Embroidering Time!

Embroidery is a lot more time intensive than one would think. Let us run through the process!
Starting from square one, an embroidery machine is like a printer. You give it a picture and the right color thread, and it pops out that part of the design that requires that color. Sadly, the embroidery machine cannot just eat up a .jpeg and pop out a beautiful eye. There is a process called “digitizing” that enables the machine to read the new picture; and you’ve guessed it, this require its own program.
I use Embird, which is $164 for the software plus $150 for the Digitizing Tools. These programs can run from free (they’re buggy and not very user friendly) to over $1000 (they’re over $1000!). Embird works great for me!


Now, it is ready to shove on into the machine.
Or, I wish it was time to shove it on into the machine. You have to hoop the material first; and this requires some stabilizer on the front and back so the fabric doesn’t stretch during embroidery. A roll of Cut-Away stabilizer for the back is $12.95, and will last me awhile. For the front, a roll of Water Soluble stabilizer is $11.39. To get the Cut-Away to stay on the fabric, you need some temporary spray! For a regular sized spray bottle, that’s around $18. Now we can hoop the fabric.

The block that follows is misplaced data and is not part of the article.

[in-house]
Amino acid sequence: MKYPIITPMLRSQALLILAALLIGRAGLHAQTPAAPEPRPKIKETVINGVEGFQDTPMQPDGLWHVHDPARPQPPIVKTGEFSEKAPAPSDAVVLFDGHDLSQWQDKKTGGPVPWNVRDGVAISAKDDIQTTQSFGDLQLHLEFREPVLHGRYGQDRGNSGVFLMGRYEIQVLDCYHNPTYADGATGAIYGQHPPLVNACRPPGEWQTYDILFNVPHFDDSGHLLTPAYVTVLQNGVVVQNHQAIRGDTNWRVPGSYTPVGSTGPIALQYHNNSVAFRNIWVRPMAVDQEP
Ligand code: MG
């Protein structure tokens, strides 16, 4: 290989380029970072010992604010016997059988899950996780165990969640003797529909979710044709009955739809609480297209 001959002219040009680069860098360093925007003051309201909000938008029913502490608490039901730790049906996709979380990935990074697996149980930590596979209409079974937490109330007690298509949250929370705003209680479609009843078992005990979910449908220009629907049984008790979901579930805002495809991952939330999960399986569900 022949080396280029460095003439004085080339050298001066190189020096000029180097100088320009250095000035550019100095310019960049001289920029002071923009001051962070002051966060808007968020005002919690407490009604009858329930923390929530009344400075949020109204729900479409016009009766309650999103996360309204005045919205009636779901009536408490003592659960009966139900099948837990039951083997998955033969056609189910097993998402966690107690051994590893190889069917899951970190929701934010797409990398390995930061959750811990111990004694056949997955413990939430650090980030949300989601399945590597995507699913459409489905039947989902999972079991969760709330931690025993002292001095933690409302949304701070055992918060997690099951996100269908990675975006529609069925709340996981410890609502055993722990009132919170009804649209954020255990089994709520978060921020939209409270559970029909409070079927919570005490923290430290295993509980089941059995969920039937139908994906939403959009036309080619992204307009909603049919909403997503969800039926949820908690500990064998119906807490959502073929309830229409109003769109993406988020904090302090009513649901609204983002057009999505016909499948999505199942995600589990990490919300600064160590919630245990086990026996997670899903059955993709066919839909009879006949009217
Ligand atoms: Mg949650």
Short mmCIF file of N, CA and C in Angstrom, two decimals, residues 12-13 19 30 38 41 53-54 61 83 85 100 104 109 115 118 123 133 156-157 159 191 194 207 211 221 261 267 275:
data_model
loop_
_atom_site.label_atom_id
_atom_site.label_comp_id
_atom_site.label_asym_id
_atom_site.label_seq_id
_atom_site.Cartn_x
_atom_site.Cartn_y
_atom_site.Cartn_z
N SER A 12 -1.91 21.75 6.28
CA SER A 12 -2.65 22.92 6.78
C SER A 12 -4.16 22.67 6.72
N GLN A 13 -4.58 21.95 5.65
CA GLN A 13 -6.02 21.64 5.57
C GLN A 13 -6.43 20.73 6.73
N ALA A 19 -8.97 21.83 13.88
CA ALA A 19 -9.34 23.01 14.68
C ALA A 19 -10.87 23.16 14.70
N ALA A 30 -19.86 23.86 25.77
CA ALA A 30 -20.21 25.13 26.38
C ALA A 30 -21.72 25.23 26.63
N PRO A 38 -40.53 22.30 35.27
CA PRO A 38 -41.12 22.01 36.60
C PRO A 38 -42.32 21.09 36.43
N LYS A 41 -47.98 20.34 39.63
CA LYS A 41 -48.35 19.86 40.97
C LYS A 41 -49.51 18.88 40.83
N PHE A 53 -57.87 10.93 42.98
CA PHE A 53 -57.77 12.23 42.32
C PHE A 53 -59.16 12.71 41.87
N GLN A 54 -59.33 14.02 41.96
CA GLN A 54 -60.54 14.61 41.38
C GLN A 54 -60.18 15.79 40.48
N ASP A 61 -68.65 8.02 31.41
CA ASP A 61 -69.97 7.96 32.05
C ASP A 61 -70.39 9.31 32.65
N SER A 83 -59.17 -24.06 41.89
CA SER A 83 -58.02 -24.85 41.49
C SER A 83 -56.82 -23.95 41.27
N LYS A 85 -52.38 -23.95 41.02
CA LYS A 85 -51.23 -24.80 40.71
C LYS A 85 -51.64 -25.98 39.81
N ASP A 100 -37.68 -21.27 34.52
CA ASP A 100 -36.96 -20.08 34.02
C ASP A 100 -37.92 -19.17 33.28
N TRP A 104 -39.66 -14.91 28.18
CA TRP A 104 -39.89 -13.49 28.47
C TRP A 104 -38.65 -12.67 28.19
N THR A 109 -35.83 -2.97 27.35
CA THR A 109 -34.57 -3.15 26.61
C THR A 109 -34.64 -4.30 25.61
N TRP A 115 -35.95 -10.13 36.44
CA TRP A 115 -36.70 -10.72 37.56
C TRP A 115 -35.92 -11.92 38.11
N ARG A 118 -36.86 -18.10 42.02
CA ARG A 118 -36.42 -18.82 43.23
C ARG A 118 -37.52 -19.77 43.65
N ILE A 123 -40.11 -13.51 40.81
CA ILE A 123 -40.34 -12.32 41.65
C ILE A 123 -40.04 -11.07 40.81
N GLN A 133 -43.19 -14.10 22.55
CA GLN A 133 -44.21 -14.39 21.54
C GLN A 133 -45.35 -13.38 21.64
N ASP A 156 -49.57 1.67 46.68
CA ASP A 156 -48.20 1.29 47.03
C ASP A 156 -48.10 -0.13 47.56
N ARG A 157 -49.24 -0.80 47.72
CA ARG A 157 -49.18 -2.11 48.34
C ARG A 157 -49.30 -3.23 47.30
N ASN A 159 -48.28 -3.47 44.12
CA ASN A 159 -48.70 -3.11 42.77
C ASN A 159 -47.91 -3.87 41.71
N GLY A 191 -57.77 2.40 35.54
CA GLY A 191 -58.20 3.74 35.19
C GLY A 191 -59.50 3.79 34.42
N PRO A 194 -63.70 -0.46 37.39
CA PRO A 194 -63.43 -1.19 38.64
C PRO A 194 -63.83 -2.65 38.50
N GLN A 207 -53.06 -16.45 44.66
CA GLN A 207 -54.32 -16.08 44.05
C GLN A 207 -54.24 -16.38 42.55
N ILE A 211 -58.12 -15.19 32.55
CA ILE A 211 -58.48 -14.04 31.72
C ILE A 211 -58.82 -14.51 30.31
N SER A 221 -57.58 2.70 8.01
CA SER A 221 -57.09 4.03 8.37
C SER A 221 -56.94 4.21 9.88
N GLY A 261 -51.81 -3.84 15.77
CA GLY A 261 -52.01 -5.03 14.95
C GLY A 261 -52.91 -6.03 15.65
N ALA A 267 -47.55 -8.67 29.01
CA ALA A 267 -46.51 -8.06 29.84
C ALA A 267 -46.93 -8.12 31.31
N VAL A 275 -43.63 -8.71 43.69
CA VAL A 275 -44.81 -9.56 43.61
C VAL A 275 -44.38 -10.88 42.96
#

Alright – the fabric is on the machine…we press the go button…and oh wait, there isn’t any thread!
Embroidery thread isn’t sewing thread. It’s thinner, decorative, and prettier. It mainly comes in Rayon and Polyester. I started with 2 sets of ~50 spools (that ran about $40 each) of Polyester off-brand thread. It looks fine, but it breaks too often and isn’t as shiny and textured as I’d like. It’s time for another investment!
Madeira makes some great Rayon embroidery thread, but I need around 100 spools to have enough colors to be happy. I recently picked up a set of 40 spools for $99, and I’ll buy individual spools as needed for $2.25.